Illustrative photo of IDF medics. (photo: IDF CC BY-SA 2.0)

Illustrative photo of IDF medics. (photo: IDF CC BY-SA 2.0)

“During the refresher course the instructor, who works as a medic on the base, told us that the orders of the IDF are not to give mouth-to-mouth respiration to people we do not know. When asked about it he said that it basically means that we do not need to give mouth-to-mouth Palestinians,” says D., who took part in the course at the Lakhish base in southern Israel. D. has since then left for duty in the West Bank.

“It sounds strange but he repeated it twice, so I have no doubt that that was what he meant. I was very surprised by the order not to give mouth-to-mouth to anyone who needs it. Since then I have come to understand that Magen David Adom (Israel’s national emergency ambulance service) came up with the order regarding mouth-to-mouth respiration several years ago. The emphasis on the Palestinians was probably the instructor ‘thinking ahead.’ I assume that he goes these trainings all the time. That’s worrying.”

Furthermore over the course of the week, D. participated in a refresher on the rules of engagement, where he said he was given permission to kill people who no longer pose a threat. “They told us that the order regarding someone who stabs, ditches the knife and begins running is shoot to kill. The company commander said he doesn’t want anyone like that ‘to see a judge.’”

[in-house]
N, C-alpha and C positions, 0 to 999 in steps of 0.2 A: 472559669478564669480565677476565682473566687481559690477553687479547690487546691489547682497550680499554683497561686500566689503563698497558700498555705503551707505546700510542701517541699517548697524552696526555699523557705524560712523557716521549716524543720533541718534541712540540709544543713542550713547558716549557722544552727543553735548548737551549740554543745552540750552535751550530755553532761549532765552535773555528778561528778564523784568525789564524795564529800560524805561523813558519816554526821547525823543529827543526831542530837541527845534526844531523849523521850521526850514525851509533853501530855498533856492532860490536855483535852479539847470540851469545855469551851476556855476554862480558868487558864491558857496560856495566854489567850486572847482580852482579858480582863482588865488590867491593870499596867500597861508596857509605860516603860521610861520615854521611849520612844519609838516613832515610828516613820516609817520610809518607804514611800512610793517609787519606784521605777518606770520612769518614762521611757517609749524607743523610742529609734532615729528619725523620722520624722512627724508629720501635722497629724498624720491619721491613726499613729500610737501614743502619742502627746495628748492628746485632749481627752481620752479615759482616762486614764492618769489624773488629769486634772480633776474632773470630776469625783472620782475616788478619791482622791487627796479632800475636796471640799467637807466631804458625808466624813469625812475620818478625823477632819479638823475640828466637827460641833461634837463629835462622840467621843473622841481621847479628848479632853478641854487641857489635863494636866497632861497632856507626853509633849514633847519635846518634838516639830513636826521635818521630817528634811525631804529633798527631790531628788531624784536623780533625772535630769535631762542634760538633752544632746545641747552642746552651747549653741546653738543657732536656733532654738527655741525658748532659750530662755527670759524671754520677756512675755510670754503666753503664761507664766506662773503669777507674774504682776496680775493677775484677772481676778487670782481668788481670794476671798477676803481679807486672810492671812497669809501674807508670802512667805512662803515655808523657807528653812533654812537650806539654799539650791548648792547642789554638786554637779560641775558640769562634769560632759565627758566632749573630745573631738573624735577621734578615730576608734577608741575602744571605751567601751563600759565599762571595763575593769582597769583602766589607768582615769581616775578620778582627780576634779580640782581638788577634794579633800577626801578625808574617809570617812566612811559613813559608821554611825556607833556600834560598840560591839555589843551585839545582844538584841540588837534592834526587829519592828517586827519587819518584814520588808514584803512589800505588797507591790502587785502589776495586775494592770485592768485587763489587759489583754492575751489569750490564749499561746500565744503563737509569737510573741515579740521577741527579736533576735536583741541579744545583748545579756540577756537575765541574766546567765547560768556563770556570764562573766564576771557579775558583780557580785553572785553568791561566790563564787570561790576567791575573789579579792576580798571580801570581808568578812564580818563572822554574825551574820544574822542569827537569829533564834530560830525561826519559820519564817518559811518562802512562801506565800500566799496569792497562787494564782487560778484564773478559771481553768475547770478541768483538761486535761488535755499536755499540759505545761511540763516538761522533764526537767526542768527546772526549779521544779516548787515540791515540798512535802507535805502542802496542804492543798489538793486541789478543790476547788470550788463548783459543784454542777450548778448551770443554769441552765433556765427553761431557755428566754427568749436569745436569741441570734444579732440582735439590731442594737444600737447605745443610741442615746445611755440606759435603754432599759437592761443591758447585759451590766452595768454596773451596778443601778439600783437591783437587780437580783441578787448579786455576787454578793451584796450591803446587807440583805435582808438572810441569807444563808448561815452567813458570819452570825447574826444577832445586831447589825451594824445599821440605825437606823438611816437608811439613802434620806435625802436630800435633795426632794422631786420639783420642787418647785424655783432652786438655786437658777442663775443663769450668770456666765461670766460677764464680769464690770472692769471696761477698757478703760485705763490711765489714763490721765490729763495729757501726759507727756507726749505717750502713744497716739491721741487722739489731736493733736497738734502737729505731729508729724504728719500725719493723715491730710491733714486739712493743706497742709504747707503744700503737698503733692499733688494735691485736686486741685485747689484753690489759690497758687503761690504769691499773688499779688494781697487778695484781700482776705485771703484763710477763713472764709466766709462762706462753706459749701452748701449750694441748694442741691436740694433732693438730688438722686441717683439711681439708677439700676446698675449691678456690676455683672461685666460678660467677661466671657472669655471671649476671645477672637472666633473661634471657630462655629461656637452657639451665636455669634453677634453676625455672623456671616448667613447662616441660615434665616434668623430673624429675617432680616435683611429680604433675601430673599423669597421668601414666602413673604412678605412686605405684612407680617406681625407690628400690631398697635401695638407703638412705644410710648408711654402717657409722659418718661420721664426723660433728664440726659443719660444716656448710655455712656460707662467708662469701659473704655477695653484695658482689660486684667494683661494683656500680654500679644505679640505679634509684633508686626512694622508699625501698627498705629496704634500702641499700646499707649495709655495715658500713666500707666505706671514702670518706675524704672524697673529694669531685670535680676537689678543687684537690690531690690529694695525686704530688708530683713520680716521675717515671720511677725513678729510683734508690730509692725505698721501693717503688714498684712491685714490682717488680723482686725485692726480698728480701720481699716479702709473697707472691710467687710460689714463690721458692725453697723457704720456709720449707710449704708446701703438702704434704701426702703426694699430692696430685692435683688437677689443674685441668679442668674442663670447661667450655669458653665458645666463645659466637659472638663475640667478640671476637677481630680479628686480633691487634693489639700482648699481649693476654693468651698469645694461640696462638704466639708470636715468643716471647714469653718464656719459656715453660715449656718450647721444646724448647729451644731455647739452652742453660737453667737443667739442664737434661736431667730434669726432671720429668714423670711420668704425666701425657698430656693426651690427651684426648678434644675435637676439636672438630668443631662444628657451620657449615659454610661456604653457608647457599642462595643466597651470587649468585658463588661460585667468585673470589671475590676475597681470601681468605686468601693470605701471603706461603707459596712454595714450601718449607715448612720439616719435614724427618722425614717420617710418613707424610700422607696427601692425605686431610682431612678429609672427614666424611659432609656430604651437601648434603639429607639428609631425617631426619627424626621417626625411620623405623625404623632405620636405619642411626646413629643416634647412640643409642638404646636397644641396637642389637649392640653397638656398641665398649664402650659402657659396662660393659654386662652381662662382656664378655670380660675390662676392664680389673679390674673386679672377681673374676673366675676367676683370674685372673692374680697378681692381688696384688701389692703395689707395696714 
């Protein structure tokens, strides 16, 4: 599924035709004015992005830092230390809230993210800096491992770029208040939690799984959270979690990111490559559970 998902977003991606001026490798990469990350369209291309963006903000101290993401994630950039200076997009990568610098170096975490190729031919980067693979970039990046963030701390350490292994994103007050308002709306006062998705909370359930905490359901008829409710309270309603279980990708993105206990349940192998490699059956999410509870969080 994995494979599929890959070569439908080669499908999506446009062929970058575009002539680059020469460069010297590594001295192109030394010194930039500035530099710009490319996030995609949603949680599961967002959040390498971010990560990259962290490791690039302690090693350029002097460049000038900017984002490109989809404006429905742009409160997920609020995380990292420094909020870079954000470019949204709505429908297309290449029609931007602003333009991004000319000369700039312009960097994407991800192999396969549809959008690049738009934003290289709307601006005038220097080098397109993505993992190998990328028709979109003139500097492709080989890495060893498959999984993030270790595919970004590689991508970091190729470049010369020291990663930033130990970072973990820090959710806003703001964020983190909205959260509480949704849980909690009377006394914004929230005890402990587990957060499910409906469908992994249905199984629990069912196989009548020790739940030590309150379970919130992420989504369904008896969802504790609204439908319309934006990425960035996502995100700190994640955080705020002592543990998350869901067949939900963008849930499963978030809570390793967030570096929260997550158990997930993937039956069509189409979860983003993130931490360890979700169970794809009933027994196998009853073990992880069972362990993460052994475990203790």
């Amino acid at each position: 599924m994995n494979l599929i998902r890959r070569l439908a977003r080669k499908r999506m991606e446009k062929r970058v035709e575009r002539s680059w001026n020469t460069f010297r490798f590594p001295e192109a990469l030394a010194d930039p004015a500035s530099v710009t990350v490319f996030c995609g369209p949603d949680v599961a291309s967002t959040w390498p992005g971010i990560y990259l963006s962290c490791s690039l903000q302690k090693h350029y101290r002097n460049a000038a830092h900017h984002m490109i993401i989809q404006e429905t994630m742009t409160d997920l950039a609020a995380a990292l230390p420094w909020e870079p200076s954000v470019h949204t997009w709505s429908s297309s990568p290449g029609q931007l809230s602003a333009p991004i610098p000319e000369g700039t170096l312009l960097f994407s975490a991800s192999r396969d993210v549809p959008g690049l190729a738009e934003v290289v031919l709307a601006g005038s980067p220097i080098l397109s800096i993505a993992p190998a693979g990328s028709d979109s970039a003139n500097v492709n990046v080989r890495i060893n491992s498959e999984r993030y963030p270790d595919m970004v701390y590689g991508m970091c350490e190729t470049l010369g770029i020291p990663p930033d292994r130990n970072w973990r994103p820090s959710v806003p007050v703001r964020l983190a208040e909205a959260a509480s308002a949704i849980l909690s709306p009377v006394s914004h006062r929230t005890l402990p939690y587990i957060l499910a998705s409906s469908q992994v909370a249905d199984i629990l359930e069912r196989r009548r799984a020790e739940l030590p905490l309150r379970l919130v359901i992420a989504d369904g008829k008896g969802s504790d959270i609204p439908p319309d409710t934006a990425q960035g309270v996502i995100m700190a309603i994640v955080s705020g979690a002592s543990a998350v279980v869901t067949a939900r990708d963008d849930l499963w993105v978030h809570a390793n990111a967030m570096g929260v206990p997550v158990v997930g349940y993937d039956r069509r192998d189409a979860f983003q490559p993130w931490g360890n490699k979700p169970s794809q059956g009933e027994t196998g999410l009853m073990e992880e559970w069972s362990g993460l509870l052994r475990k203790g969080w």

Did anyone protest or critique these orders?

“The company seemed very bitter over the rules of engagement. The company commander almost apologized every time he forbade. So when he finally gave us permission to shoot an unarmed terrorist, most of the company was okay with that.”

It was only two weeks ago that Public Security Minister Yitzhak Aharonovich made a public statement to a similar effect in the wake of the vehicular attack in Sheikh Jarrah. Two days later police shot Kheir Hamdan to death in Kafr Kanna.

The IDF Spokesperson has yet to respond to the above claims.

Correction:
A previous version of this article used a mistaken translation in the headline and text. The Hebrew word for artificial respiration (or mouth-to-mouth) was mistakenly translated as resuscitation. We apologize for the error and any confusion it may have caused.

Related:
Why soldiers don’t ‘break the silence’ to the IDF
Criminal accountability for IDF soldiers: A baseless system

Read this article in Hebrew on +972 Magazine’s sister site here.